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Let's not be so dramatic about rowdy football fans

If you ask any of my friends what I was like for the week before the Penn State-Rutgers game, they would surely tell you that I was a mess. I was constantly reading articles, making predictions or just yelling with excitement and nerves. As a Penn State alumna, a huge football fan and a current Rutgers graduate student, I had a serious vested interest in this game. Not to mention that since it was announced that Rutgers would join the Big Ten Conference, I had been smack talking and trying to explain what a real football school is like. I really needed the Penn State team to back me up.

But, to be honest, Penn State football has broken my heart before, and they’ll break it again in big games. What I was really and truly most nervous about was the inevitable Sandusky, child molestation and “Ped State” jokes I was sure would be coming my way. And they did — but not as much as I was expecting, so thank you to all the Rutgers fans I encountered who welcomed me with a mere “You suck!” and a wave, or a “F--- You!” and a finger. Those things I can deal with and have dealt with at several other Big Ten schools where I’ve attended away games. Those kinds of statements go along with sports and drinking. It happens. I think it’s hard for non-Penn Staters to understand how hearing the name Sandusky kills our soul every time someone says it. If you all think it’s bad that the scandal happened at Penn State, imagine how we feel. We’re horrified. That’s the place where we met our best friends, drank an innumerable number of cheap beers, ate pizza at 4 a.m. sitting on a stranger’s lawn, and, of course, went to class and were star students. That’s the place where we have our best memories. And when people cheapen the school and the community by letting the abhorrent actions and decisions of a few people define it, it kills us.

Now, I’ve seen several articles where people are saying that Rutgers fans are classless and they need to learn how to be “real” football fans. I disagree. I’m not going to let the actions of a few Rutgers fans define the entire school. To be honest, I think Penn State fans are being a little dramatic. We’ve taken years of criticism about how all we care about is football and how we don’t care about the victims at all. So when someone makes a joke, we immediately want to say, “You just made that joke so you’re a monster! You’re a horrible person who doesn’t care about the victims!” I’m not at all condoning these jokes. I mean, after all, they hurt me as much as they hurt all the other PSU fans. But if we’re all honest with ourselves, we know that these inappropriate jokes, T-shirts and signs are likely used at almost every other school Penn State plays. That still doesn’t make it right, but let’s not call out Rutgers and pin it all on them when this is happening everywhere.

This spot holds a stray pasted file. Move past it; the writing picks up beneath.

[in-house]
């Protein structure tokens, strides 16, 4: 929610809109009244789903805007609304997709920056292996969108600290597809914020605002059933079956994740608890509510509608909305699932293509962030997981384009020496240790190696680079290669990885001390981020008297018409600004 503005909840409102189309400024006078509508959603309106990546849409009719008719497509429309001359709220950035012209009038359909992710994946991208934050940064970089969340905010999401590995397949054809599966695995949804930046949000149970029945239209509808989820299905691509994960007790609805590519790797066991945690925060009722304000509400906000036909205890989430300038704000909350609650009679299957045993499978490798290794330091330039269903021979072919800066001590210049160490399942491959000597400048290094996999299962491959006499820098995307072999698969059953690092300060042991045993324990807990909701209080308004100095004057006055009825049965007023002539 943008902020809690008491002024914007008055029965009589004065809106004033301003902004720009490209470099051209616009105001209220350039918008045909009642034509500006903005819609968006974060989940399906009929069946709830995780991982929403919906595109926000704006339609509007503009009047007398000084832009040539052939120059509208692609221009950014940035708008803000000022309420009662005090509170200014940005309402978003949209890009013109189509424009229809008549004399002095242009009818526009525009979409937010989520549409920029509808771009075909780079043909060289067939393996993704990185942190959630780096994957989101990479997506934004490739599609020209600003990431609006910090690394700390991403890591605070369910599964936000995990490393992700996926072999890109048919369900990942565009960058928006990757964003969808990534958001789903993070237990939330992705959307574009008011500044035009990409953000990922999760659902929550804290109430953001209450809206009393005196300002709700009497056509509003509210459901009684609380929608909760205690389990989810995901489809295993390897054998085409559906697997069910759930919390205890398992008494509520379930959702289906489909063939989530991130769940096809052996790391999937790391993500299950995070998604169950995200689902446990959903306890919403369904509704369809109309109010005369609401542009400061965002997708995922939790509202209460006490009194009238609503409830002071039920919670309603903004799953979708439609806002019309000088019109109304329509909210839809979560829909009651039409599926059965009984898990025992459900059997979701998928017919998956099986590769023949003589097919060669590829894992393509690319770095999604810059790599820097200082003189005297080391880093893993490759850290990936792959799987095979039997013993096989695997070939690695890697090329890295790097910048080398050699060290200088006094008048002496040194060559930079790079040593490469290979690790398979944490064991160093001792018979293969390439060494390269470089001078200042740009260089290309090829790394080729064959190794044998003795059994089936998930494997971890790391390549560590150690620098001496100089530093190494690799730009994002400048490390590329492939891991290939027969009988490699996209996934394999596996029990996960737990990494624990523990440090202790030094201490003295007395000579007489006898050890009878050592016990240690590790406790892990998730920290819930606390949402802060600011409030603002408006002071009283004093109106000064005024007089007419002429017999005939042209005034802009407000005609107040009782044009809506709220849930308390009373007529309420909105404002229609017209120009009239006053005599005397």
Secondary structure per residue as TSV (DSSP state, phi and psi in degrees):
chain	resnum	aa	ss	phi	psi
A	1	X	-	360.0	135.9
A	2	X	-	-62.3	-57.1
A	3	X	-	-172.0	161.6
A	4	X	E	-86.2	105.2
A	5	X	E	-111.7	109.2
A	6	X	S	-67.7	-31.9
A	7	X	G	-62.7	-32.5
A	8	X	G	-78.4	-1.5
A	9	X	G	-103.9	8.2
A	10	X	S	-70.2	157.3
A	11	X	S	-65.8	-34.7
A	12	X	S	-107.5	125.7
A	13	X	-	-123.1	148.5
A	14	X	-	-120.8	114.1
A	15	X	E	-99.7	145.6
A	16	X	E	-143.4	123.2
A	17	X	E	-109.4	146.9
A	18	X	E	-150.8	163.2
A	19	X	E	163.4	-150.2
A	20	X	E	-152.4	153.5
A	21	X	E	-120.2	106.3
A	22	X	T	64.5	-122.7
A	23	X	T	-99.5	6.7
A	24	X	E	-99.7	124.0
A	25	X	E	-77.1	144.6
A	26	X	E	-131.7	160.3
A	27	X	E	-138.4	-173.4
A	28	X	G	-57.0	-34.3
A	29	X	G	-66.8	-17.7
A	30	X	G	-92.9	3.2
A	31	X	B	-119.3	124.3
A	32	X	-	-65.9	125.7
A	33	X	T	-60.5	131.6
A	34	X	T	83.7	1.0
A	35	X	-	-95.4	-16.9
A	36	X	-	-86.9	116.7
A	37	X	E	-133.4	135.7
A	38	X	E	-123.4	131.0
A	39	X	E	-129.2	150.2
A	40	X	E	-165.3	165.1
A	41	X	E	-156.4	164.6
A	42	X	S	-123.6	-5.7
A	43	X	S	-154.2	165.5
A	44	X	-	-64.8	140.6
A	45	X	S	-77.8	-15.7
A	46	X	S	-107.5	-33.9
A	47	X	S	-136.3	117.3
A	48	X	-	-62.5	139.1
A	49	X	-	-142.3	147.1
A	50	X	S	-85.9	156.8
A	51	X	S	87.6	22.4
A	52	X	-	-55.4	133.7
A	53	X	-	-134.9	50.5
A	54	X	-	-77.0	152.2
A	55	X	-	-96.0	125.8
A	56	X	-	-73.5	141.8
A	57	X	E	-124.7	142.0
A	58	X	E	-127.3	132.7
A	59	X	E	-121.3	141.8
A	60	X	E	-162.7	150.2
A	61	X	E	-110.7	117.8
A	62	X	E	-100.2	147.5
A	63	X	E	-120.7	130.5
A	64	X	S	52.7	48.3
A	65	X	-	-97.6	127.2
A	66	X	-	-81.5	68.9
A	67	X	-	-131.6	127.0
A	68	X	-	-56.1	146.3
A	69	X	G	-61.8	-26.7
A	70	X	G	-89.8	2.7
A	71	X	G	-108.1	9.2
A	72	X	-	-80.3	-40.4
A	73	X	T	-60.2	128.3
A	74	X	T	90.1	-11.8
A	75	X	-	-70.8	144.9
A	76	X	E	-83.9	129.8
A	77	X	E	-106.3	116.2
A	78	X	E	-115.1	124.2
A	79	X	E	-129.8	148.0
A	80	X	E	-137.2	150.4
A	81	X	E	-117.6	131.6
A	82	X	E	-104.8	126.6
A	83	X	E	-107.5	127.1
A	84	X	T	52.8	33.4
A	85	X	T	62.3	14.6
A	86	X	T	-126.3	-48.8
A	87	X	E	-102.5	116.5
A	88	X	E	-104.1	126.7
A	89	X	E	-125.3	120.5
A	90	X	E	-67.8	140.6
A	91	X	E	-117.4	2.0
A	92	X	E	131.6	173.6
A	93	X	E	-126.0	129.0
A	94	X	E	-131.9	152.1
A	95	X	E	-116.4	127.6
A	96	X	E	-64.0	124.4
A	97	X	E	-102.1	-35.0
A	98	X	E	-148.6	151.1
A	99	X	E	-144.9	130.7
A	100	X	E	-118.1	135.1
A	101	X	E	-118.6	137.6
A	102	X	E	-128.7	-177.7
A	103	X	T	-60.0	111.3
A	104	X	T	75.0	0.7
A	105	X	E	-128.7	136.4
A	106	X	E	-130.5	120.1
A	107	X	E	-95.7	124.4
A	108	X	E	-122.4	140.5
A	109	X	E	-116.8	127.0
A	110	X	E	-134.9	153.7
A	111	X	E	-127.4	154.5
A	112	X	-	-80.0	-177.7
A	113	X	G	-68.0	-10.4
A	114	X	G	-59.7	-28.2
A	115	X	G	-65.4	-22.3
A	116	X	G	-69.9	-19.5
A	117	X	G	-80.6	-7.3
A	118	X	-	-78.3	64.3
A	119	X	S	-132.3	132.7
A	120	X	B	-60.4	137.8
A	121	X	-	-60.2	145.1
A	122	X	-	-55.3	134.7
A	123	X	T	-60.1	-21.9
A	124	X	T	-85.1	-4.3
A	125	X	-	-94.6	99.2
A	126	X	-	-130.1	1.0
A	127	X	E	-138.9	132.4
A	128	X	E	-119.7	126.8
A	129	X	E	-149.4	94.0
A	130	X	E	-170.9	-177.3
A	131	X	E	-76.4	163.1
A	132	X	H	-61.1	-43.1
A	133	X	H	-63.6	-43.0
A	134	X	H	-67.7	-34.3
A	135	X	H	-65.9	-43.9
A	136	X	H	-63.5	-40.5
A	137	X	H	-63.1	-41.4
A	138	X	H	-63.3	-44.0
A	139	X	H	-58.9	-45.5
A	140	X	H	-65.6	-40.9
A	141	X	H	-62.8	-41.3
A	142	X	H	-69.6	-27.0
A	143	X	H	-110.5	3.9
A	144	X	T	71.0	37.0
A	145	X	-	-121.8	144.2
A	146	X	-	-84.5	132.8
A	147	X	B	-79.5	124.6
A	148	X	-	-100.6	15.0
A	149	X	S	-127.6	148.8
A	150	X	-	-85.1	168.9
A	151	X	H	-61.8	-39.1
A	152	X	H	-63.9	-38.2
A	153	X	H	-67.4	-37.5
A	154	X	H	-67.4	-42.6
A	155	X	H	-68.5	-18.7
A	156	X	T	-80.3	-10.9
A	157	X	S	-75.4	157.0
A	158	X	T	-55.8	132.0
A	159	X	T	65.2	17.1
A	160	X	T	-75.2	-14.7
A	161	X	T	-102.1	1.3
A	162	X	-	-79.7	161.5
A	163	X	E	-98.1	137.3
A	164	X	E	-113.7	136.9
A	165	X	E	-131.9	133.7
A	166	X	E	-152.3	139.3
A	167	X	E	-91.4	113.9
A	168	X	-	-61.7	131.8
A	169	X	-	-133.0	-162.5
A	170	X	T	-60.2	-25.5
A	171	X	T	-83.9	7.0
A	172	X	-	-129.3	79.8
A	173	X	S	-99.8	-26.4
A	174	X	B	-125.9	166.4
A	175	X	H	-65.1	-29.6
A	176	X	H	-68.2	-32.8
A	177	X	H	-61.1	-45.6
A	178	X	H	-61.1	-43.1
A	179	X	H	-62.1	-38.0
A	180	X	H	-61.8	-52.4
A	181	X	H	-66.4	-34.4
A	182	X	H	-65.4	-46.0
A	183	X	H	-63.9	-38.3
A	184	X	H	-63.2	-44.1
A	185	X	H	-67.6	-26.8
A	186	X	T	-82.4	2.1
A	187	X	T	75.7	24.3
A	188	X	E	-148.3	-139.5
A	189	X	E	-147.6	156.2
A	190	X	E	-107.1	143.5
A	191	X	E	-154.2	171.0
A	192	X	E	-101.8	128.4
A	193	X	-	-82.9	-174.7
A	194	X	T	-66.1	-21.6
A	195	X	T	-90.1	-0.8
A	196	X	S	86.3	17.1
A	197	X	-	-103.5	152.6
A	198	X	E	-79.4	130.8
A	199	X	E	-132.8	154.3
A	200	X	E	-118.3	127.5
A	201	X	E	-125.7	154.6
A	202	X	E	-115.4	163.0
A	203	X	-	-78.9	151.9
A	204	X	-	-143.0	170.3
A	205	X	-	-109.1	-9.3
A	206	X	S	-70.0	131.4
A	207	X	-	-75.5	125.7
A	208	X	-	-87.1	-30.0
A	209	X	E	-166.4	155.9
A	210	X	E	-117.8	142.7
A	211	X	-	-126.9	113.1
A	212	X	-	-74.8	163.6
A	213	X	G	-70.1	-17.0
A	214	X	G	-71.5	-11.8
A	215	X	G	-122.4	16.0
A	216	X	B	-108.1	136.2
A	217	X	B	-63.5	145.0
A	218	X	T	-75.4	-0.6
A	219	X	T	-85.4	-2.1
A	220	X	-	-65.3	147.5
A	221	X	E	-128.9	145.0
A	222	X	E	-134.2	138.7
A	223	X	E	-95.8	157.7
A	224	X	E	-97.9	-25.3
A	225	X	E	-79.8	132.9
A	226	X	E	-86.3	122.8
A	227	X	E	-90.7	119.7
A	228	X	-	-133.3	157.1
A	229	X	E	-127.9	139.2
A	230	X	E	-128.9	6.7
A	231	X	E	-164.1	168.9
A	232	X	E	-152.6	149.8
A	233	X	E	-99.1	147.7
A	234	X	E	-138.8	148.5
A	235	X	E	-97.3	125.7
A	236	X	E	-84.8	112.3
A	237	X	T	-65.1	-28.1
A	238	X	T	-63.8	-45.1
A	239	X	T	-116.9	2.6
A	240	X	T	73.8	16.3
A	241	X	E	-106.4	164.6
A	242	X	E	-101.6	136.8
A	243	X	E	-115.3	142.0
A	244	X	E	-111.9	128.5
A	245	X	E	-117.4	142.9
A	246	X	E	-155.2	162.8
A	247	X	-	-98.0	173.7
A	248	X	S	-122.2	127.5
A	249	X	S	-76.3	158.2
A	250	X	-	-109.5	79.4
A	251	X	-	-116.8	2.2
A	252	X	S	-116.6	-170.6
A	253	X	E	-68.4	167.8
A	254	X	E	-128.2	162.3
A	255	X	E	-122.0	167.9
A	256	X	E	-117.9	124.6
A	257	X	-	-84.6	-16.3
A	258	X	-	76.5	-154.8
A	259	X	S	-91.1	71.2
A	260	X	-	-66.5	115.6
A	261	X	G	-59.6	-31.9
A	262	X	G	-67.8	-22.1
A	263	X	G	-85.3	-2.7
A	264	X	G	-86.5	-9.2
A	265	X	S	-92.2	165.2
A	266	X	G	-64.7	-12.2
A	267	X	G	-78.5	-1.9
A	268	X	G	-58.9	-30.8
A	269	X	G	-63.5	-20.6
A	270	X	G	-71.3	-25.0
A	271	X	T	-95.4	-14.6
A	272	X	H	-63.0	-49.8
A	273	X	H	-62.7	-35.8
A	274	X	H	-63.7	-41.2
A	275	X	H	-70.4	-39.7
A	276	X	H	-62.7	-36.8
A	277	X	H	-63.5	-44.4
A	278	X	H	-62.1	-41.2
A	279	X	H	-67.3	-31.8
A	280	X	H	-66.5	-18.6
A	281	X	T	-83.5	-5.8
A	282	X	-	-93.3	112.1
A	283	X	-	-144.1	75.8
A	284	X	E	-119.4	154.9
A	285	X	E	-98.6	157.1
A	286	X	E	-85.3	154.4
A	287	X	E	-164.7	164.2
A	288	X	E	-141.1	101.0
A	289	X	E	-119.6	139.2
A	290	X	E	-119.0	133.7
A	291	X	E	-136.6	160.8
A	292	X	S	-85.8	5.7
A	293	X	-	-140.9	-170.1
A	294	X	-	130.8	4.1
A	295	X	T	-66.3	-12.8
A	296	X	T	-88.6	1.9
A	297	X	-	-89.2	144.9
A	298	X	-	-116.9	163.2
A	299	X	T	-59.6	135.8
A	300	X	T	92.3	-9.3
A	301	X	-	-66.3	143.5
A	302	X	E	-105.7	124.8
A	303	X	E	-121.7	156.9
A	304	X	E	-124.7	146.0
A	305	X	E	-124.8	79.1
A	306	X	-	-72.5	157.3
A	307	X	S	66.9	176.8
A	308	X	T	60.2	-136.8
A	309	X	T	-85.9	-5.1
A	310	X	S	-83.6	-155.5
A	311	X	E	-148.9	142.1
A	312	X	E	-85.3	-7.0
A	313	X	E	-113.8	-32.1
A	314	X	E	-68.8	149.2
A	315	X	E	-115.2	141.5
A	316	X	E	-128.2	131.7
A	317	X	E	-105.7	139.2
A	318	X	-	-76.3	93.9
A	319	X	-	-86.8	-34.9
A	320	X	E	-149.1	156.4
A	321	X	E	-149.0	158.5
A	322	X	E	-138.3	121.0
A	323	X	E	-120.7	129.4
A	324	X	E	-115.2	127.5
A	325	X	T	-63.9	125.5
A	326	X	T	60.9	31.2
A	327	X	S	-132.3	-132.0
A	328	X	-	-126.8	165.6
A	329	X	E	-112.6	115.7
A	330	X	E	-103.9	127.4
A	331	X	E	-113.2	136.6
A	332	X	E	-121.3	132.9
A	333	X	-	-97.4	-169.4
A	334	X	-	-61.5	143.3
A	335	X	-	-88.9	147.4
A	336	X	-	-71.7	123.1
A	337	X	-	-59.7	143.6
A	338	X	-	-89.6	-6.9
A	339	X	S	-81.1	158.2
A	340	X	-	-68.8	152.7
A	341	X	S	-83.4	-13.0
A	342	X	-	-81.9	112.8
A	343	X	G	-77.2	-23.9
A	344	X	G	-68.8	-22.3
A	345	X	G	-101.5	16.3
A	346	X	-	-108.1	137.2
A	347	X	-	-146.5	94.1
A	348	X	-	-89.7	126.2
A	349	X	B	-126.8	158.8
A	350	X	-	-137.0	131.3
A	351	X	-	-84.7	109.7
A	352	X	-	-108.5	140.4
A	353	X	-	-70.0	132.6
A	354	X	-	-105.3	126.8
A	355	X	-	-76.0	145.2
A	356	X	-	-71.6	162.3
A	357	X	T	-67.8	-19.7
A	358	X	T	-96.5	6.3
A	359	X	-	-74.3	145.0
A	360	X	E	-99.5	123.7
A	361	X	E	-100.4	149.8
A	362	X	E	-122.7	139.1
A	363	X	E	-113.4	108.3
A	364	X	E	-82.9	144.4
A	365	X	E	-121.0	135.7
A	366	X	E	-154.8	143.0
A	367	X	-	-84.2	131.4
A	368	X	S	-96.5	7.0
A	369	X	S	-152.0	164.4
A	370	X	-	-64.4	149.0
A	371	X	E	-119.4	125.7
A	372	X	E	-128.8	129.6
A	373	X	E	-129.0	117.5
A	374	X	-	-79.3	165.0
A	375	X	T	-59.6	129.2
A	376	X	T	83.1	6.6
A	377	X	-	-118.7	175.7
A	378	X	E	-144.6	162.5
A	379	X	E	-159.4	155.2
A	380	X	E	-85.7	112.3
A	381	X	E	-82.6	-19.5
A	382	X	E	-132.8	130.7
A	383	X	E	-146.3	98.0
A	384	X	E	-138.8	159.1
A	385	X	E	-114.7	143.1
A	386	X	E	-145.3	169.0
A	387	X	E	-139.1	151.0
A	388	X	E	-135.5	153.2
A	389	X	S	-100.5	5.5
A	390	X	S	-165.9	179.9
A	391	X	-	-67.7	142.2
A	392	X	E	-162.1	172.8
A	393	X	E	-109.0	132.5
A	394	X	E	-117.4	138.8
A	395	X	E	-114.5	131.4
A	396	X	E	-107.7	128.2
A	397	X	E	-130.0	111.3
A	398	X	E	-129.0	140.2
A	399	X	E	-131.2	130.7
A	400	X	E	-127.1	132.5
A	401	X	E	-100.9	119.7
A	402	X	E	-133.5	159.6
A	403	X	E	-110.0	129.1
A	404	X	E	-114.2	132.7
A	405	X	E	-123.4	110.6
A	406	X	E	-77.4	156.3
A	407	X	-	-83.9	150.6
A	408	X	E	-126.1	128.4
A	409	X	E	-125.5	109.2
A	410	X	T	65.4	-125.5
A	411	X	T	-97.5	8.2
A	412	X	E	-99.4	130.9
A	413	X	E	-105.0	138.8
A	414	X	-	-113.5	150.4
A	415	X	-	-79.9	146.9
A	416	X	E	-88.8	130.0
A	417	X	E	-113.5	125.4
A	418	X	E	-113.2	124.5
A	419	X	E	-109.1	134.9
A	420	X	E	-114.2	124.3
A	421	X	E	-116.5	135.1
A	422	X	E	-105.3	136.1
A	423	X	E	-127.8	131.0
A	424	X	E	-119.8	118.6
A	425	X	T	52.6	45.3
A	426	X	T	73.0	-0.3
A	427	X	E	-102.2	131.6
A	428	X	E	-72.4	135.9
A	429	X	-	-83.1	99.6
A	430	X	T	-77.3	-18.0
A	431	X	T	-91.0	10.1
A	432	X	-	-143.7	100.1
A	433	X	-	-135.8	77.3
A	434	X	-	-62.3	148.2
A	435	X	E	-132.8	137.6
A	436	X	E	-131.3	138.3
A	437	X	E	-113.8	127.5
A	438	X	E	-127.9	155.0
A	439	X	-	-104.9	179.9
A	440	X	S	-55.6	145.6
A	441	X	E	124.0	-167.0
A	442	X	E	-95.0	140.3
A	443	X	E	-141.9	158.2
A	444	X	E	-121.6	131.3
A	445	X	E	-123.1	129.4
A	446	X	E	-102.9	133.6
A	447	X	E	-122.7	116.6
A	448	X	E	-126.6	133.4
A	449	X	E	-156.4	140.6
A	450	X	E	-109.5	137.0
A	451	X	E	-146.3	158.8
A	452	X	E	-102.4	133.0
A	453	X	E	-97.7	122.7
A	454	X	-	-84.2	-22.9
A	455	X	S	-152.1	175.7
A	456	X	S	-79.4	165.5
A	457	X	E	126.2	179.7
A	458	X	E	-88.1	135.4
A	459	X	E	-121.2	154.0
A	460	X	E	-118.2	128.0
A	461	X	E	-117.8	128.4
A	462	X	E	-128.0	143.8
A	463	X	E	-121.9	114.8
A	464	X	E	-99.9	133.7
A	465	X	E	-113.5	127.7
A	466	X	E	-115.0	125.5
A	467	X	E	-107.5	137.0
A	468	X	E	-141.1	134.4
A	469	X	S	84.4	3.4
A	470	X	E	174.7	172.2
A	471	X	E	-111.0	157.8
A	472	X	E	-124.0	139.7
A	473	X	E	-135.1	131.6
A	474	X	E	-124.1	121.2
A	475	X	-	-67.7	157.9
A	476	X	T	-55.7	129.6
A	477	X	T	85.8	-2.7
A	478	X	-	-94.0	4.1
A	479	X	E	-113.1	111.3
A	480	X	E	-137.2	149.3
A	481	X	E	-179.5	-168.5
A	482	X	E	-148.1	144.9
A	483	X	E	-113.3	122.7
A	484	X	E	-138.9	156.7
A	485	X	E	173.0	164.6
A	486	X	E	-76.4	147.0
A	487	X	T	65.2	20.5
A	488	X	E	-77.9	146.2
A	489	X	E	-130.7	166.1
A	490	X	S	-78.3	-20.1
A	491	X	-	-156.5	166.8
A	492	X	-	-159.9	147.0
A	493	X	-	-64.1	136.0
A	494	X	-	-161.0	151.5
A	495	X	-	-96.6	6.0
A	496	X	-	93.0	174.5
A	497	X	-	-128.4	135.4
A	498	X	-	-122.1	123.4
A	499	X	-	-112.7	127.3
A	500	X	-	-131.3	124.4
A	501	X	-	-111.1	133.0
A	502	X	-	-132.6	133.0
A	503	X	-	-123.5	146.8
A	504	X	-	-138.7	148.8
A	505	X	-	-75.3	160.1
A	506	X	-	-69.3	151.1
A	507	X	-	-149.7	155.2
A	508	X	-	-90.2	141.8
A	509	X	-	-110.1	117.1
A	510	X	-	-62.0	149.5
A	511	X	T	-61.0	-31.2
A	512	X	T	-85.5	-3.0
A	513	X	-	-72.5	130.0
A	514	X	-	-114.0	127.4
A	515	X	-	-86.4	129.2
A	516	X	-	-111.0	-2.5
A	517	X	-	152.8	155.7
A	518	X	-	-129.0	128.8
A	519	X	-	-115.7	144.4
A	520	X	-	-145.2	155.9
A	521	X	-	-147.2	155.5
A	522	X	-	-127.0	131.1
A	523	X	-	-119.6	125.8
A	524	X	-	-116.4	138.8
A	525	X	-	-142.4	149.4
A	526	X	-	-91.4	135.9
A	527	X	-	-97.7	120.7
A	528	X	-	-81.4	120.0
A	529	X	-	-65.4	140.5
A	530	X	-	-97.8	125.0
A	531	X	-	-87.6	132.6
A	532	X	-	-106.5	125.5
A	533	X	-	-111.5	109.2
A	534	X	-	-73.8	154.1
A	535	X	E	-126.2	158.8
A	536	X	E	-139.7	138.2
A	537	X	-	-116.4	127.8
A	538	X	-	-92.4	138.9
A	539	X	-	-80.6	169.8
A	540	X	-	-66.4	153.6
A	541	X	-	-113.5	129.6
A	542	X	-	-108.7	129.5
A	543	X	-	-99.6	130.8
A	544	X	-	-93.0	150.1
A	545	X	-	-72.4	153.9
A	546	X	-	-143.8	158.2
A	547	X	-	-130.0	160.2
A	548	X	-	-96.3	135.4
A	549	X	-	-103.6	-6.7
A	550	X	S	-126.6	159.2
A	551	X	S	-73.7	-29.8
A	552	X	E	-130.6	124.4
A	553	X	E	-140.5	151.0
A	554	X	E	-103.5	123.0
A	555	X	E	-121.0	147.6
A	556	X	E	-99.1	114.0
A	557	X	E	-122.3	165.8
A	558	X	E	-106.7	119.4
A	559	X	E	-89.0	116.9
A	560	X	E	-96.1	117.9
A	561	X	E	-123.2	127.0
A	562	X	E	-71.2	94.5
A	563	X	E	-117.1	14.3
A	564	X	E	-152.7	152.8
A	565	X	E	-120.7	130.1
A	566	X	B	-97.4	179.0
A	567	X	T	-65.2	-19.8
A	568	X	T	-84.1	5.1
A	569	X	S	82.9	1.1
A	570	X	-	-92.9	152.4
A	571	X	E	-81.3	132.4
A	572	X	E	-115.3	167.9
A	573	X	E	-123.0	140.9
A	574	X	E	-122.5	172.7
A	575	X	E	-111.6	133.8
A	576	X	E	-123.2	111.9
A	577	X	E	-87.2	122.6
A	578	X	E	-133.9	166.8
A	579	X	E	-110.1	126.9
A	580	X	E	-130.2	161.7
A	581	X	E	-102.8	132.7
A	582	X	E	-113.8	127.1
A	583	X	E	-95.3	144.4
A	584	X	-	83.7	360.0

Now looking at their other alleged actions: Should they have spit on people? Obviously not. But when I attended a Penn State-Michigan State game in East Lansing, Michigan, when I was 20 years old, I was walking into the stadium when an MSU student jumped on my back, took my hat off and threw it on the ground. Less than 5 minutes later, some 50-something year old men were screaming at me and my three female, 20-year-old roommates, telling us to “F--- off” and “Get the f--- out of our town.” Is this right? No. Should these things happen? It would be nice if they didn’t. But when people’s emotions are high for a big game and they’ve been tailgating all day, stuff like this happens. I don’t know if there is ever going to be a time when small incidents like that never occur.

Every school has a handful of classless fans that can take sports rivalry a little bit too far. I’ve seen it in Michigan, I’ve seen it in Ohio, and I may have even seen it at good old Penn State. So based on this weekend, I think Rutgers fit right in.

Corina White is a class of 2010 Penn State alumna and a current biomedical engineering graduate student at Rutgers University. 

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